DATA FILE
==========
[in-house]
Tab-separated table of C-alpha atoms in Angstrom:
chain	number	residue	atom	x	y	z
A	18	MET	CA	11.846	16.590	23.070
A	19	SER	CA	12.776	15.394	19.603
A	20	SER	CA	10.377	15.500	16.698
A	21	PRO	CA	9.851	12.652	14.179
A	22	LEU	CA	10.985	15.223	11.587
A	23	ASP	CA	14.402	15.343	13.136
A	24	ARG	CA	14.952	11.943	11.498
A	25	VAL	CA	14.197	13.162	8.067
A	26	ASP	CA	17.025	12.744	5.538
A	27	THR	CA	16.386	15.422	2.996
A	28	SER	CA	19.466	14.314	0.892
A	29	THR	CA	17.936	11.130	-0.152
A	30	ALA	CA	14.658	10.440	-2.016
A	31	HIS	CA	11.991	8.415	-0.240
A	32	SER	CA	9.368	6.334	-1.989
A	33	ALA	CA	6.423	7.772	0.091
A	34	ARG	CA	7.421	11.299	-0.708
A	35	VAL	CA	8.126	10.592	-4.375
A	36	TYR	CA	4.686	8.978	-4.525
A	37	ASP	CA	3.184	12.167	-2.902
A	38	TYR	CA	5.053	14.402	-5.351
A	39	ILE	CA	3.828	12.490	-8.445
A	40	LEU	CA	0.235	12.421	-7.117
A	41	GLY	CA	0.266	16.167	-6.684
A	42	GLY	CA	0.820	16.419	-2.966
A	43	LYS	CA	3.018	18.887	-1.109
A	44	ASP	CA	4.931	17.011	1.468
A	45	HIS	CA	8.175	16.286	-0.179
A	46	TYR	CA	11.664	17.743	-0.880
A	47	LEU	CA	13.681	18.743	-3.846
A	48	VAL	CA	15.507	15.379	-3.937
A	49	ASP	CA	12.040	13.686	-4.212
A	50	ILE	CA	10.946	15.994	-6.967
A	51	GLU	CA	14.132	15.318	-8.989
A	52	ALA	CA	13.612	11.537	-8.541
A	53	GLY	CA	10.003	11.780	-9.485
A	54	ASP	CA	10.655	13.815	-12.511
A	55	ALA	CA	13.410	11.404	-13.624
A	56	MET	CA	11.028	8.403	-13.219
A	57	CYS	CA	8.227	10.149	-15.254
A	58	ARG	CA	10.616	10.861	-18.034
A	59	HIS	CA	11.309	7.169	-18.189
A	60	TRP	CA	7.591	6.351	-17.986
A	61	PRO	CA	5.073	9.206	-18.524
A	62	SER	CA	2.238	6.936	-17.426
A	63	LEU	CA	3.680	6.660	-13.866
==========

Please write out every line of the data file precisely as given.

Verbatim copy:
[in-house]
Tab-separated table of C-alpha atoms in Angstrom:
chain	number	residue	atom	x	y	z
A	18	MET	CA	11.846	16.590	23.070
A	19	SER	CA	12.776	15.394	19.603
A	20	SER	CA	10.377	15.500	16.698
A	21	PRO	CA	9.851	12.652	14.179
A	22	LEU	CA	10.985	15.223	11.587
A	23	ASP	CA	14.402	15.343	13.136
A	24	ARG	CA	14.952	11.943	11.498
A	25	VAL	CA	14.197	13.162	8.067
A	26	ASP	CA	17.025	12.744	5.538
A	27	THR	CA	16.386	15.422	2.996
A	28	SER	CA	19.466	14.314	0.892
A	29	THR	CA	17.936	11.130	-0.152
A	30	ALA	CA	14.658	10.440	-2.016
A	31	HIS	CA	11.991	8.415	-0.240
A	32	SER	CA	9.368	6.334	-1.989
A	33	ALA	CA	6.423	7.772	0.091
A	34	ARG	CA	7.421	11.299	-0.708
A	35	VAL	CA	8.126	10.592	-4.375
A	36	TYR	CA	4.686	8.978	-4.525
A	37	ASP	CA	3.184	12.167	-2.902
A	38	TYR	CA	5.053	14.402	-5.351
A	39	ILE	CA	3.828	12.490	-8.445
A	40	LEU	CA	0.235	12.421	-7.117
A	41	GLY	CA	0.266	16.167	-6.684
A	42	GLY	CA	0.820	16.419	-2.966
A	43	LYS	CA	3.018	18.887	-1.109
A	44	ASP	CA	4.931	17.011	1.468
A	45	HIS	CA	8.175	16.286	-0.179
A	46	TYR	CA	11.664	17.743	-0.880
A	47	LEU	CA	13.681	18.743	-3.846
A	48	VAL	CA	15.507	15.379	-3.937
A	49	ASP	CA	12.040	13.686	-4.212
A	50	ILE	CA	10.946	15.994	-6.967
A	51	GLU	CA	14.132	15.318	-8.989
A	52	ALA	CA	13.612	11.537	-8.541
A	53	GLY	CA	10.003	11.780	-9.485
A	54	ASP	CA	10.655	13.815	-12.511
A	55	ALA	CA	13.410	11.404	-13.624
A	56	MET	CA	11.028	8.403	-13.219
A	57	CYS	CA	8.227	10.149	-15.254
A	58	ARG	CA	10.616	10.861	-18.034
A	59	HIS	CA	11.309	7.169	-18.189
A	60	TRP	CA	7.591	6.351	-17.986
A	61	PRO	CA	5.073	9.206	-18.524
A	62	SER	CA	2.238	6.936	-17.426
A	63	LEU	CA	3.680	6.660	-13.866